Vicar Trent and I had an enjoyable time at the annual Saint Michael’s Conference at our Zion Church in Detroit. It is called “Saint Michael’s” because it is always held close to Saint Michael’s Day, September 29th. This conference is now in its eighteenth year. It focuses on the sacramental, liturgical, musical, catechetical life of the Church. This year’s speaker was my dear friend, the Rev. Dr. Charles Evanson, who until this year had for a number of years been teaching at the seminary of the Lithuanian Lutheran Church in the city of Klaipeda. He has also lectured for the Lutheran churches in Scandinavia, Germany, and Russia. It was a real treat to hear him and catch up on all his news. As I mentioned to the Church Council some months ago, we are hoping to have a “Saint Mark’s Conference” this April here at Our Saviour. A number of east coast Missouri Synod clergy are interested in making this happen. We’re calling it “Saint Mark’s Conference” because our plan is to hold it on or very near to Saint Mark’s Day, April 25th.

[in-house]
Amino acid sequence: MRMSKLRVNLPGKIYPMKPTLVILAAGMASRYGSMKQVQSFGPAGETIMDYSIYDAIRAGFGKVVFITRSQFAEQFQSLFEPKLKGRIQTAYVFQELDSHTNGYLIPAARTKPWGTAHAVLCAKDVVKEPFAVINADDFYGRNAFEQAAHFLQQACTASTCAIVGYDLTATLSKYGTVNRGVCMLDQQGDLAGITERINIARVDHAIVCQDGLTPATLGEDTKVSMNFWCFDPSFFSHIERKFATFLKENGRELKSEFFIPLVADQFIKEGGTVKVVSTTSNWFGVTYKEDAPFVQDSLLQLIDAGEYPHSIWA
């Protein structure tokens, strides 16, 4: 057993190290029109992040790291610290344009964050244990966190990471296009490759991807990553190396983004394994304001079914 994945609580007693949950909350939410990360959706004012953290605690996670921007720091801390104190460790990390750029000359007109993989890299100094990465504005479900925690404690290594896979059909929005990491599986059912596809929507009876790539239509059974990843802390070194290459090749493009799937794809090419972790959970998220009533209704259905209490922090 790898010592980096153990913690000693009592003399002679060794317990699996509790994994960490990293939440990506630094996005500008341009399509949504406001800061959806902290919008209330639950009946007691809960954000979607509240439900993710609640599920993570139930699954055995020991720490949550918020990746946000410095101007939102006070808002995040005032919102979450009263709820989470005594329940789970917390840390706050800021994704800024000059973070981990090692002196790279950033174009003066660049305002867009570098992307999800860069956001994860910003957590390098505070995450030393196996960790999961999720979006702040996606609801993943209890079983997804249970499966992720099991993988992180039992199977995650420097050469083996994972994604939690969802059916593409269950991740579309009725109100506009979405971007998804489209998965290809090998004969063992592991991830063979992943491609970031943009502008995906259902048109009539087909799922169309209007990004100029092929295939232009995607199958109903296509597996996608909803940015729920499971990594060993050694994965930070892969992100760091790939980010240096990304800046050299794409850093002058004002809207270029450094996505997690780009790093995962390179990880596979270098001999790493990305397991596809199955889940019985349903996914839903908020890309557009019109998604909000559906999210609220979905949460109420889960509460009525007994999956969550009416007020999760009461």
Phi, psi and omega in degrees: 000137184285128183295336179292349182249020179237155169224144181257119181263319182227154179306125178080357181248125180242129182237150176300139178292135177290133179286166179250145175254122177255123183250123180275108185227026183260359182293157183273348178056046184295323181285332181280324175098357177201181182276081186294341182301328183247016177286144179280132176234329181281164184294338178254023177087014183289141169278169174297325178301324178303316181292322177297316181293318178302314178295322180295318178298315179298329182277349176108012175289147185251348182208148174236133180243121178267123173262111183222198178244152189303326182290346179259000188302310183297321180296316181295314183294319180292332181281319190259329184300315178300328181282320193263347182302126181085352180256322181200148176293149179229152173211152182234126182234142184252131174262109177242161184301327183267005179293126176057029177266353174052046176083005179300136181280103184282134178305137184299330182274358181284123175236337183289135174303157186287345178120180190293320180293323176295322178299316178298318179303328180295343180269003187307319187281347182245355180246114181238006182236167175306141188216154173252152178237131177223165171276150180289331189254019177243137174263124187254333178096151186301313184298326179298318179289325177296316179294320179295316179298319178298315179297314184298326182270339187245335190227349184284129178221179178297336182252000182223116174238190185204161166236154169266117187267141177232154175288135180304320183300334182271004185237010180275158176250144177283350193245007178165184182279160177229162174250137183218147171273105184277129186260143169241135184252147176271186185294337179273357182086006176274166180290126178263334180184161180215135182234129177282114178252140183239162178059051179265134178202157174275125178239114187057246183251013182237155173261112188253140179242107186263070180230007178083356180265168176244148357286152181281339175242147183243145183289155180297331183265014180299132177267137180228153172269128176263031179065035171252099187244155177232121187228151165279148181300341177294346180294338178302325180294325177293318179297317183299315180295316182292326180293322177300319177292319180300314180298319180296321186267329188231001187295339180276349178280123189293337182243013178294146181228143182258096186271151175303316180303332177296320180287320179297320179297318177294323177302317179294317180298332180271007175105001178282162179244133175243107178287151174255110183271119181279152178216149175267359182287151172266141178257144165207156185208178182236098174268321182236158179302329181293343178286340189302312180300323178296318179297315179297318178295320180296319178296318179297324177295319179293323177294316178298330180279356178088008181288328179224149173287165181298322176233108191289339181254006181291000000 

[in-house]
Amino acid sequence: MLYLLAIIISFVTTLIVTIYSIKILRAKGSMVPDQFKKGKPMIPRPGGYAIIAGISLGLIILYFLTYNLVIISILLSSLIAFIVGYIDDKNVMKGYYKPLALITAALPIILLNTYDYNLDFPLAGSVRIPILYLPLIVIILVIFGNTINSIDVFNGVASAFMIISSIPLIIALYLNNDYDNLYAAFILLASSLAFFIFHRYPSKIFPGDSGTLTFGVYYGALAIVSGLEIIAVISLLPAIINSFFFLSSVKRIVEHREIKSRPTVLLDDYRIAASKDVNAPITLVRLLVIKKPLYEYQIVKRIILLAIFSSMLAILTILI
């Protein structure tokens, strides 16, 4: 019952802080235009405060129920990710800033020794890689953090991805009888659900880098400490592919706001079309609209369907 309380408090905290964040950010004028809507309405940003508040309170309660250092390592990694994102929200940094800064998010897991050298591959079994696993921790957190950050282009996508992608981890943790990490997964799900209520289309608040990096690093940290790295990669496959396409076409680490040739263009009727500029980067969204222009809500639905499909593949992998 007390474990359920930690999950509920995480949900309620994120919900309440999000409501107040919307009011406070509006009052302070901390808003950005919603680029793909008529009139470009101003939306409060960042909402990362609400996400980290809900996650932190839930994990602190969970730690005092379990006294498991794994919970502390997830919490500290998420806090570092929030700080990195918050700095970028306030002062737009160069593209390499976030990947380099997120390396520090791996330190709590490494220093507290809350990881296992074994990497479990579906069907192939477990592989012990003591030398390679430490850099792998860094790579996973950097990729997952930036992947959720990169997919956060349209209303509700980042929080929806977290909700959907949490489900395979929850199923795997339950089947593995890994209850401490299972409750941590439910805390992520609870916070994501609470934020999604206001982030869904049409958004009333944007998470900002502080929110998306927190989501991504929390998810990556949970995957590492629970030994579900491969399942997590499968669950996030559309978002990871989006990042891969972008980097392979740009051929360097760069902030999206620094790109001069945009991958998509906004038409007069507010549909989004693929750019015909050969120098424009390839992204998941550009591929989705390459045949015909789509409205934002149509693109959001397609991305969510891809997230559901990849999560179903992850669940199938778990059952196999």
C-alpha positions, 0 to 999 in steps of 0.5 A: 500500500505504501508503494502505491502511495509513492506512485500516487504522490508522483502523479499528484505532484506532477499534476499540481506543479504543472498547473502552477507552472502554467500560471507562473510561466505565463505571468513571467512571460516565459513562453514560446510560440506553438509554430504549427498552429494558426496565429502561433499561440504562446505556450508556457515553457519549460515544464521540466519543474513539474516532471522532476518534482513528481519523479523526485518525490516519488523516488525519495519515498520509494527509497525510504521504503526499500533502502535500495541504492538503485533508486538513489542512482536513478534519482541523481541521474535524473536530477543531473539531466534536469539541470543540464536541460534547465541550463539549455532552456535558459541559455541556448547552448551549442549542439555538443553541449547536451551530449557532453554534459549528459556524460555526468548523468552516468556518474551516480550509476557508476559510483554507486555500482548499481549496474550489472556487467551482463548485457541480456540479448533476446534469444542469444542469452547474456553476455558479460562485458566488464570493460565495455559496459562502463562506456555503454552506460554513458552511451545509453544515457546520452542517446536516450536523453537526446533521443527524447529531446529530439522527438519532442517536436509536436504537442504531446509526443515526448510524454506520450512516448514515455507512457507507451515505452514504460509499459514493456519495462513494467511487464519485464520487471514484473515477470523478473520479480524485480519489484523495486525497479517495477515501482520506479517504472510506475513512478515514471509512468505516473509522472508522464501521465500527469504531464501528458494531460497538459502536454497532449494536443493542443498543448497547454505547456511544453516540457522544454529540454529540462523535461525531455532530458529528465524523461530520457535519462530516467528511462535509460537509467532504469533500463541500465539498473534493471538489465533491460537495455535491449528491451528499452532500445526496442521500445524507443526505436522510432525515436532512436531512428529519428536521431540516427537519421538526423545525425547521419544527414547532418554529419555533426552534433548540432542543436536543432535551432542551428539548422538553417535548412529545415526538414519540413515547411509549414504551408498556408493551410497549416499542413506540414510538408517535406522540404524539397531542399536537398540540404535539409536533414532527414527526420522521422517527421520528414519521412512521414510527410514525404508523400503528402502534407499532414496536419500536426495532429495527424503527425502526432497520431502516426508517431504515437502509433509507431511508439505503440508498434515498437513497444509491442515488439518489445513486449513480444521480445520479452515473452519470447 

Let me remind you that we do have an adult Bible class every Sunday at 9:45 AM and the Vicar has a class for our young people. Christian education is a lifelong task— and privilege!

Let me also remind you once again that the Divine Service on the Lord’s Day— the weekly remembrance of the Lord’s resurrection— is the beating heart of the Church’s life. Here Christ the Saviour comes with His gift of pardon and peace in Gospel and Sacrament and we offer our prayer and praise to God who has saved us. By our presence we also encourage our fellow Christians. And so “The Lord’s People are in the Lord’s House every Lord’s Day.”

I must finally thank Gabe and Louise Purviance for so graciously hosting the Church Council’s Strategic Planning day at their home on September 19th. There was a very positive feeling as we reviewed the strengths and the challenges which we face as a congregation. You will be hearing more of this in the days ahead. What is vital is that we proceed with prayer for the guidance of the Holy Spirit as we daily pray for one another as members of the family that is Our Saviour congregation.

 

Affectionately in our Lord,
signature

 

Pastor McClean